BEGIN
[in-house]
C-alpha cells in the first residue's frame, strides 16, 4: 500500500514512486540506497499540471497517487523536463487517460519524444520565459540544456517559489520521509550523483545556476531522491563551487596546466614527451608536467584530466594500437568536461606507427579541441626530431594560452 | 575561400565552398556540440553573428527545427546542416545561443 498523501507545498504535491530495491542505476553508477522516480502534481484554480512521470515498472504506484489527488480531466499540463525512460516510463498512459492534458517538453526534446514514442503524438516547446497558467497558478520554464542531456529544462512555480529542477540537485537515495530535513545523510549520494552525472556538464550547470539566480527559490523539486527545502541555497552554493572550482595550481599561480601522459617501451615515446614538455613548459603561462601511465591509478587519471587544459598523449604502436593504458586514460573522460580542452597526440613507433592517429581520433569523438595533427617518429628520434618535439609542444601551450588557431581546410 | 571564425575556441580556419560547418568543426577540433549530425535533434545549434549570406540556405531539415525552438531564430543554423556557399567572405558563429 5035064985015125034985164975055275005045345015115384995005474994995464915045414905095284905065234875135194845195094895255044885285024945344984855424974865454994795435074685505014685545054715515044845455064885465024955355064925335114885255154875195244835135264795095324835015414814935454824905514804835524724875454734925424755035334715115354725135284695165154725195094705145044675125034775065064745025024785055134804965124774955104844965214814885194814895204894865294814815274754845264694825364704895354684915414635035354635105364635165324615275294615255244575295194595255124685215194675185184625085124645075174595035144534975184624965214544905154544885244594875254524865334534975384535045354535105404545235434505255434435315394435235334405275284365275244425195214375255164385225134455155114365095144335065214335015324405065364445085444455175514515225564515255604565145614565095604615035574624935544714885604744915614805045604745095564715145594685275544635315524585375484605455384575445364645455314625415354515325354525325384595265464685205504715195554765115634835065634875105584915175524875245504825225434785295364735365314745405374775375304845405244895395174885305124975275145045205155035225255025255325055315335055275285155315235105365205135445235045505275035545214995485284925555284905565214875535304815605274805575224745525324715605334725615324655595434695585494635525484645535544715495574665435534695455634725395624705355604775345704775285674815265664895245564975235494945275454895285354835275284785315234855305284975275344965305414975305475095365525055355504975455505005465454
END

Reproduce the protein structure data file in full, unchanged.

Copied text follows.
[in-house]
C-alpha cells in the first residue's frame, strides 16, 4: 500500500514512486540506497499540471497517487523536463487517460519524444520565459540544456517559489520521509550523483545556476531522491563551487596546466614527451608536467584530466594500437568536461606507427579541441626530431594560452 | 575561400565552398556540440553573428527545427546542416545561443 498523501507545498504535491530495491542505476553508477522516480502534481484554480512521470515498472504506484489527488480531466499540463525512460516510463498512459492534458517538453526534446514514442503524438516547446497558467497558478520554464542531456529544462512555480529542477540537485537515495530535513545523510549520494552525472556538464550547470539566480527559490523539486527545502541555497552554493572550482595550481599561480601522459617501451615515446614538455613548459603561462601511465591509478587519471587544459598523449604502436593504458586514460573522460580542452597526440613507433592517429581520433569523438595533427617518429628520434618535439609542444601551450588557431581546410 | 571564425575556441580556419560547418568543426577540433549530425535533434545549434549570406540556405531539415525552438531564430543554423556557399567572405558563429 5035064985015125034985164975055275005045345015115384995005474994995464915045414905095284905065234875135194845195094895255044885285024945344984855424974865454994795435074685505014685545054715515044845455064885465024955355064925335114885255154875195244835135264795095324835015414814935454824905514804835524724875454734925424755035334715115354725135284695165154725195094705145044675125034775065064745025024785055134804965124774955104844965214814885194814895204894865294814815274754845264694825364704895354684915414635035354635105364635165324615275294615255244575295194595255124685215194675185184625085124645075174595035144534975184624965214544905154544885244594875254524865334534975384535045354535105404545235434505255434435315394435235334405275284365275244425195214375255164385225134455155114365095144335065214335015324405065364445085444455175514515225564515255604565145614565095604615035574624935544714885604744915614805045604745095564715145594685275544635315524585375484605455384575445364645455314625415354515325354525325384595265464685205504715195554765115634835065634875105584915175524875245504825225434785295364735365314745405374775375304845405244895395174885305124975275145045205155035225255025255325055315335055275285155315235105365205135445235045505275035545214995485284925555284905565214875535304815605274805575224745525324715605334725615324655595434695585494635525484645535544715495574665435534695455634725395624705355604775345704775285674815265664895245564975235494945275454895285354835275284785315234855305284975275344965305414975305475095365525055355504975455505005465454